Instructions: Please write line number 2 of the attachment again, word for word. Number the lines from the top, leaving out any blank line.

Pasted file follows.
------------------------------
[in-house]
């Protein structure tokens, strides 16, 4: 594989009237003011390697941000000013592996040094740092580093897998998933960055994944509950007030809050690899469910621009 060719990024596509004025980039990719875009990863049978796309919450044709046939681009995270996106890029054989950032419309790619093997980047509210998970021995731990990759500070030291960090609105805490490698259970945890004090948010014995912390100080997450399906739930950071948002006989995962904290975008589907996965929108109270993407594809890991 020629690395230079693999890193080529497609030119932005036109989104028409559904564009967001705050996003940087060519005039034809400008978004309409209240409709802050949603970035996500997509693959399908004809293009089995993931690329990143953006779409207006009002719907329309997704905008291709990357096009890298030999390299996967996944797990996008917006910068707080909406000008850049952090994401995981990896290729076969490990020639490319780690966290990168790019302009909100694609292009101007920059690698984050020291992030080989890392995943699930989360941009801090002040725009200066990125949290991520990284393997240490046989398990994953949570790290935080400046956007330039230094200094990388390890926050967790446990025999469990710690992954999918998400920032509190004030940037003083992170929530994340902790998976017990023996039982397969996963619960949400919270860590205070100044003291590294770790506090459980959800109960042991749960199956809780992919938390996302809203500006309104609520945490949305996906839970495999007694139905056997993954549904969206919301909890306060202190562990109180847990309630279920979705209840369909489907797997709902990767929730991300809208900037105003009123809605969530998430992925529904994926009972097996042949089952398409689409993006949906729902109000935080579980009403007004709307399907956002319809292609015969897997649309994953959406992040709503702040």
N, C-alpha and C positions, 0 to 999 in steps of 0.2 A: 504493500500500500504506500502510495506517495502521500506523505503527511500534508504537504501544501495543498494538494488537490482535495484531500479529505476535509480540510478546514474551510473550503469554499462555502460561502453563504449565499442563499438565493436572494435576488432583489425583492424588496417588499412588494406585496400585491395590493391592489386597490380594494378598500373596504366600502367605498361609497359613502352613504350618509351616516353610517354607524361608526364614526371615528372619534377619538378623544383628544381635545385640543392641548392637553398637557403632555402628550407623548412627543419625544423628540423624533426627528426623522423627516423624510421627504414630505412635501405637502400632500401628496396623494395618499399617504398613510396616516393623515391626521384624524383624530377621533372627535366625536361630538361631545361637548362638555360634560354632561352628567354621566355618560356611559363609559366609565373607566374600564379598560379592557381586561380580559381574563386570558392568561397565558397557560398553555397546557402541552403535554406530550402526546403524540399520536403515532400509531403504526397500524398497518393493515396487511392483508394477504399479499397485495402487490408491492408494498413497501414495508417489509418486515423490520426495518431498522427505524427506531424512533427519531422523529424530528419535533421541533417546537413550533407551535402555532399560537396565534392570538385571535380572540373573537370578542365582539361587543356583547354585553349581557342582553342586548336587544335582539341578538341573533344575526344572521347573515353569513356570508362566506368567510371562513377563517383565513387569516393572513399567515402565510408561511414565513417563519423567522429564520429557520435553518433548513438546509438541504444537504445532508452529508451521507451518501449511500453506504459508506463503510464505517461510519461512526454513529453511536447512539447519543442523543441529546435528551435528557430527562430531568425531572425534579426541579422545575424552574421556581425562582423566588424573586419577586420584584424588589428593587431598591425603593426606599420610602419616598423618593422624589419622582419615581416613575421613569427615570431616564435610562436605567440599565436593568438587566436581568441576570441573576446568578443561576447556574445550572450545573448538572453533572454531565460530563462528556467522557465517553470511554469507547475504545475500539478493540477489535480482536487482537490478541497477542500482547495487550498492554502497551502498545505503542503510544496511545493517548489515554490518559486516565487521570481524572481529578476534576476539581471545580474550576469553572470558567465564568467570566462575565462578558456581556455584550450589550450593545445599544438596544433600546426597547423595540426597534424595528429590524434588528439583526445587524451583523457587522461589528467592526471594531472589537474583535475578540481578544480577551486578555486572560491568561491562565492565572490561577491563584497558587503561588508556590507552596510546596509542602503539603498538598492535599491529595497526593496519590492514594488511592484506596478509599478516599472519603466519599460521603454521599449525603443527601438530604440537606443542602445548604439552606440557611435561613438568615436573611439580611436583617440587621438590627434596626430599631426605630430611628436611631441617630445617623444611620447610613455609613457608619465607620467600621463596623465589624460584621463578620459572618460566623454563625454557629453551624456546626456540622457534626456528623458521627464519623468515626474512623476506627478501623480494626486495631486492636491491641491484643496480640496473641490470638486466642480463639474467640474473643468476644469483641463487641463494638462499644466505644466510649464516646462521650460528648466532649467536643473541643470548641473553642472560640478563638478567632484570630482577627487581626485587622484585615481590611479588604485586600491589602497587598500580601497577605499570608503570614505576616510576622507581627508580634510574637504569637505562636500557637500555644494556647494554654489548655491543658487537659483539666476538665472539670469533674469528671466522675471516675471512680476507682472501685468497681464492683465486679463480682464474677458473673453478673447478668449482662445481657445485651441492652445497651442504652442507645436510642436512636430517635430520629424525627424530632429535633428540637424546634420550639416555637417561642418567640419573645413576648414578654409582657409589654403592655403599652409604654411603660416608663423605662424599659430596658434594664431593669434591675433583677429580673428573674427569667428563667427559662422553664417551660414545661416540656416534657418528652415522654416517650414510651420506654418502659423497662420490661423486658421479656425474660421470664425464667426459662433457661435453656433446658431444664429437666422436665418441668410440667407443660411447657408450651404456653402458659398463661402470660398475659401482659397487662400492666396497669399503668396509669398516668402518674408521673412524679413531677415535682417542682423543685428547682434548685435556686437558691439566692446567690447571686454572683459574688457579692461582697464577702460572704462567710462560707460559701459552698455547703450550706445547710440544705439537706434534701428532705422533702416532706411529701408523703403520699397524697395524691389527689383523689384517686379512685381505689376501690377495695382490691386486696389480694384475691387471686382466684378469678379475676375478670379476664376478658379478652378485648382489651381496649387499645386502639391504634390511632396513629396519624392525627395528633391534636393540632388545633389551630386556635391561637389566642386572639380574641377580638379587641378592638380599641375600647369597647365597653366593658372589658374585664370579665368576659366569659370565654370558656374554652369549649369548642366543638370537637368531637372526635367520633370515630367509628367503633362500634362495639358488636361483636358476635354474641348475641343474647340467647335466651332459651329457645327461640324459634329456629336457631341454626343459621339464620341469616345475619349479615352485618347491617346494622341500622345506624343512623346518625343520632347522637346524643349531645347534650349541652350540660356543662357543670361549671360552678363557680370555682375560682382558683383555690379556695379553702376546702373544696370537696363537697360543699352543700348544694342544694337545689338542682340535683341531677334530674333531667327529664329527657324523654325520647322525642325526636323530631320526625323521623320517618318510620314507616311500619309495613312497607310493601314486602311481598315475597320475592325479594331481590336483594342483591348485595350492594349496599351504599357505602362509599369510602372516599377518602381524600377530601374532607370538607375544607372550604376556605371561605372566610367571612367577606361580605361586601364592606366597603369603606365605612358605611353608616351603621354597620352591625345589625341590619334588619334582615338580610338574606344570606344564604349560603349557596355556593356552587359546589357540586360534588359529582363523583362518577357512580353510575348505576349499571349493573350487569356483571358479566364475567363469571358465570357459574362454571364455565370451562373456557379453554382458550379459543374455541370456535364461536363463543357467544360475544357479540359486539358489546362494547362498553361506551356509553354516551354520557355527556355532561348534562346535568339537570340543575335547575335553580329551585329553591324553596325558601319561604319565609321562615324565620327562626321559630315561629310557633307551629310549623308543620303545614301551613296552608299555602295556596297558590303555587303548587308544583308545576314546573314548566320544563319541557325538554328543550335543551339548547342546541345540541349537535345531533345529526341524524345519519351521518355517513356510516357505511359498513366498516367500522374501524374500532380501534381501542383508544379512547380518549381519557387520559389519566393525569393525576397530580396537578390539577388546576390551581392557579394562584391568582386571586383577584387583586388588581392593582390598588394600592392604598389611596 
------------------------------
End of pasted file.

């Protein structure tokens, strides 16, 4: 594989009237003011390697941000000013592996040094740092580093897998998933960055994944509950007030809050690899469910621009 060719990024596509004025980039990719875009990863049978796309919450044709046939681009995270996106890029054989950032419309790619093997980047509210998970021995731990990759500070030291960090609105805490490698259970945890004090948010014995912390100080997450399906739930950071948002006989995962904290975008589907996965929108109270993407594809890991 020629690395230079693999890193080529497609030119932005036109989104028409559904564009967001705050996003940087060519005039034809400008978004309409209240409709802050949603970035996500997509693959399908004809293009089995993931690329990143953006779409207006009002719907329309997704905008291709990357096009890298030999390299996967996944797990996008917006910068707080909406000008850049952090994401995981990896290729076969490990020639490319780690966290990168790019302009909100694609292009101007920059690698984050020291992030080989890392995943699930989360941009801090002040725009200066990125949290991520990284393997240490046989398990994953949570790290935080400046956007330039230094200094990388390890926050967790446990025999469990710690992954999918998400920032509190004030940037003083992170929530994340902790998976017990023996039982397969996963619960949400919270860590205070100044003291590294770790506090459980959800109960042991749960199956809780992919938390996302809203500006309104609520945490949305996906839970495999007694139905056997993954549904969206919301909890306060202190562990109180847990309630279920979705209840369909489907797997709902990767929730991300809208900037105003009123809605969530998430992925529904994926009972097996042949089952398409689409993006949906729902109000935080579980009403007004709307399907956002319809292609015969897997649309994953959406992040709503702040």